Democracy on Halloween

The Baltimore Sun

The time has arrived for one of our nation's most visible displays of democracy in action. No, not Election Day. I mean Halloween.

Each year, as October draws to a close, I get excited. My days as a trick-or-treater are long over; my young children now fill that role. But Halloween in our neighborhood is a big deal. At dusk, the children in their costumes flood our decorated block. The autumn air crackles with their energy and enthusiasm, creating a festive atmosphere. And yet I see something more going on - something to do with us as Americans. Whether I am escorting my kids from house to house or manning the door to hand out candy, the Halloween that I see is not one of rampant consumerism, expensive costumes or trivialized evil. What I see instead, and what I find exciting, is that Halloween is an exercise in democratic principles.

Think about it. For starters, everyone is in costume, which means that all are free to be, for one night, exactly what they wish they were or hope to be. The beautiful and the plain, the rich and the poor, the powerful and the meek all mingle together, their fantasies and aspirations on vivid display, in ordinary neighborhoods all across America. There is no such thing as a bad costume on Halloween; the more homemade, the better. In fact, it is the lack of a costume that receives scorn. "What are you supposed to be?" is the perennial question to the uncostumed. The implication is that everyone is supposed to be something or someone on Halloween. Everyone matters.

Then, as the children go on their quest for candy, they elect which houses to visit. Each time they decide which door to approach, they cast a mental vote. The neighbors have to appeal to the trick-or-treaters with lights and decorations and the promise of candy. The houses with the cleverest decorations, best jack-o'-lanterns or tastiest goodies get the most visitors, and the homeowners get bragging rights regarding how many treats they handed out. Meritocracy at work!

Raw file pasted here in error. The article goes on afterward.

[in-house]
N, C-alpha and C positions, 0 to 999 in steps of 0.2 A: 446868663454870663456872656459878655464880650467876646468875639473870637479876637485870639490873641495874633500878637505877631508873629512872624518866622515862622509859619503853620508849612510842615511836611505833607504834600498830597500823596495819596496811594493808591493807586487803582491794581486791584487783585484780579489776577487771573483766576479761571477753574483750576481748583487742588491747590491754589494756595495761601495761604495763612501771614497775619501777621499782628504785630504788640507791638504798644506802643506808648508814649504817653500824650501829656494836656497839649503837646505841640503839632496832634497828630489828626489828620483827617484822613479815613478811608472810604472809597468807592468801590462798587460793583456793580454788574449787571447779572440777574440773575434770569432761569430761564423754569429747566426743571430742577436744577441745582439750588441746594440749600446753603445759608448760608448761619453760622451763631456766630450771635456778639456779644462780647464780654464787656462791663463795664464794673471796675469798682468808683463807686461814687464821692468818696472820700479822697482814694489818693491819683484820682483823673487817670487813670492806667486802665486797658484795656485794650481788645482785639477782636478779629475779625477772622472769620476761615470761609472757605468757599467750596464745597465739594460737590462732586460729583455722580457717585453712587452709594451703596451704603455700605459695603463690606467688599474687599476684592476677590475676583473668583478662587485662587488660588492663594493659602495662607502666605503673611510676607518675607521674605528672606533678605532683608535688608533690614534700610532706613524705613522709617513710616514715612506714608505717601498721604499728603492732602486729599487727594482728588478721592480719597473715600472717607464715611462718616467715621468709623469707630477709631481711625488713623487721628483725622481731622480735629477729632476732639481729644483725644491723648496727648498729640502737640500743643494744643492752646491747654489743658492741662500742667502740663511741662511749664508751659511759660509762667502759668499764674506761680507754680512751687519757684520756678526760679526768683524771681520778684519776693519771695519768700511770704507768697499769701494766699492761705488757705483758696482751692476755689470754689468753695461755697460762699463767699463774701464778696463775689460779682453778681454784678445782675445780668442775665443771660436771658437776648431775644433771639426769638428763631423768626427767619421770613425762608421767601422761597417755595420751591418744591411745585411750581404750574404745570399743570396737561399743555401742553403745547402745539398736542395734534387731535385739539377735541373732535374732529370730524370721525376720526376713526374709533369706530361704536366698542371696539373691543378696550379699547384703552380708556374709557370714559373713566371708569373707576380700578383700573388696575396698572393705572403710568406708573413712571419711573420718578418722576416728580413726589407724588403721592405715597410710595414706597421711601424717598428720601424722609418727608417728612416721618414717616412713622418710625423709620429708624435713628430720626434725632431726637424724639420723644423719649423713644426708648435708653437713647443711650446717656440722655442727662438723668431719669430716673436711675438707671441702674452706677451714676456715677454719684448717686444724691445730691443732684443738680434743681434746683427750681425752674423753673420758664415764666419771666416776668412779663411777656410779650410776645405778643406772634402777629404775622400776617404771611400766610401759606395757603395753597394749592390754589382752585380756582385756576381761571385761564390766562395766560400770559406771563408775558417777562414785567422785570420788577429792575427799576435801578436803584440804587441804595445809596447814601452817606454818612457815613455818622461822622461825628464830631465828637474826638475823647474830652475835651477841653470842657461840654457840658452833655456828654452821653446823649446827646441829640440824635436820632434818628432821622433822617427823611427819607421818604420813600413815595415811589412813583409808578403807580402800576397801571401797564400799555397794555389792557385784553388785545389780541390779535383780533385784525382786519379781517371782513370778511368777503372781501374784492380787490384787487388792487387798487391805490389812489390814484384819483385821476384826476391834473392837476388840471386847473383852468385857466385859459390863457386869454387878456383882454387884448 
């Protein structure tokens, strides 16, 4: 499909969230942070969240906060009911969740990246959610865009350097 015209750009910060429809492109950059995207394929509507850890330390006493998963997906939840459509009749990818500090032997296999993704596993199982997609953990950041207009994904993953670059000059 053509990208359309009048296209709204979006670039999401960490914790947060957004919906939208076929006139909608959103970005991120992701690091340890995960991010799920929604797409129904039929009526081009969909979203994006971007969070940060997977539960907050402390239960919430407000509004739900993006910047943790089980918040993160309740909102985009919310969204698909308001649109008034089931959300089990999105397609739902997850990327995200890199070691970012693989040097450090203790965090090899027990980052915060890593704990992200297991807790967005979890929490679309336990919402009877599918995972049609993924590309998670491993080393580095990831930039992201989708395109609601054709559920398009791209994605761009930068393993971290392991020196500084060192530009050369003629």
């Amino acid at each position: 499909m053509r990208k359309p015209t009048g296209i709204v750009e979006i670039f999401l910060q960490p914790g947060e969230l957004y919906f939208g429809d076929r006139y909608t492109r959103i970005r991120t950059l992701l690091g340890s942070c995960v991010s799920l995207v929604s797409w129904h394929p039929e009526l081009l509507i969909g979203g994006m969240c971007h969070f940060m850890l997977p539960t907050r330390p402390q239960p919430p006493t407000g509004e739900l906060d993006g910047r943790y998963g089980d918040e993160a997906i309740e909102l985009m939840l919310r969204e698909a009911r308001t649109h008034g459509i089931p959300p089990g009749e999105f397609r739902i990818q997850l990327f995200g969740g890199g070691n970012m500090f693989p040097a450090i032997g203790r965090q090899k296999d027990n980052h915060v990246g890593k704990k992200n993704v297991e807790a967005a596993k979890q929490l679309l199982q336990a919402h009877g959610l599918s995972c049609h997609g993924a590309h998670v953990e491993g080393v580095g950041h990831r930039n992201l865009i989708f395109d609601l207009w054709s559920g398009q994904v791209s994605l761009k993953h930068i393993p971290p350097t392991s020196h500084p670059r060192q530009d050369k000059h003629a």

Then there is the trick - the vote of disapproval. Some of our neighbors are stingy, and others don't participate at all, turning off the lights to appear as unwelcoming as possible. These homes run the risk of being festooned with eggs or toilet paper, another way the children express their choice on Halloween.

When these acts of minor vandalism happen, to call the police would violate the spirit of the holiday. Not only are the trick-or-treaters supposed to be anonymous, they are encouraged to step outside the normal constraints of propriety - to live large and take risks without fear of reprisals, if only for one night. Again, it levels the playing field, giving everyone equally the right to demand treats without paying for them and to deface your property if you don't hand it over.

We open our lives to public opinion each Oct. 31 and hope for good results, but there is no guarantee. Children have minds of their own and will make their choices based on multiple factors: Do I know these people? Does the house look too spooky? How many treats am I likely to get? And when the night is over, there are winners and there are losers.

Finally, what makes Halloween so democratic is that it is a holiday where the people make the rules. Although it has roots in the calendar of the Catholic Church and the pre-Christian ceremonies before it, Halloween today is not legislated by Congress. It is not a government holiday. It is not decreed by any religious leader. The traditions and the activities are created by each household, in each neighborhood, in each town all across America.

I have heard that people new to this country find Halloween baffling for precisely this reason. There are no guide books. It is not even marked on some calendars. Everyone just seems to know what to do and how to participate. The rest of it we make up as we go along, with effort and imagination. In that lies its simple beauty.

My children don't realize that they are rehearsing the American experiment when they go trick-or-treating. They just want to get more chocolate and fewer lollipops. But I hope they see at some level what I see: the value of aspiring to live as one wishes to be, of encouraging generosity and protesting stinginess, of the work of the individual over the privilege of birth or the decree of authority. These are the values of democracy.

Matthew Taylor lives and writes in Rockville. His e-mail is beall520@

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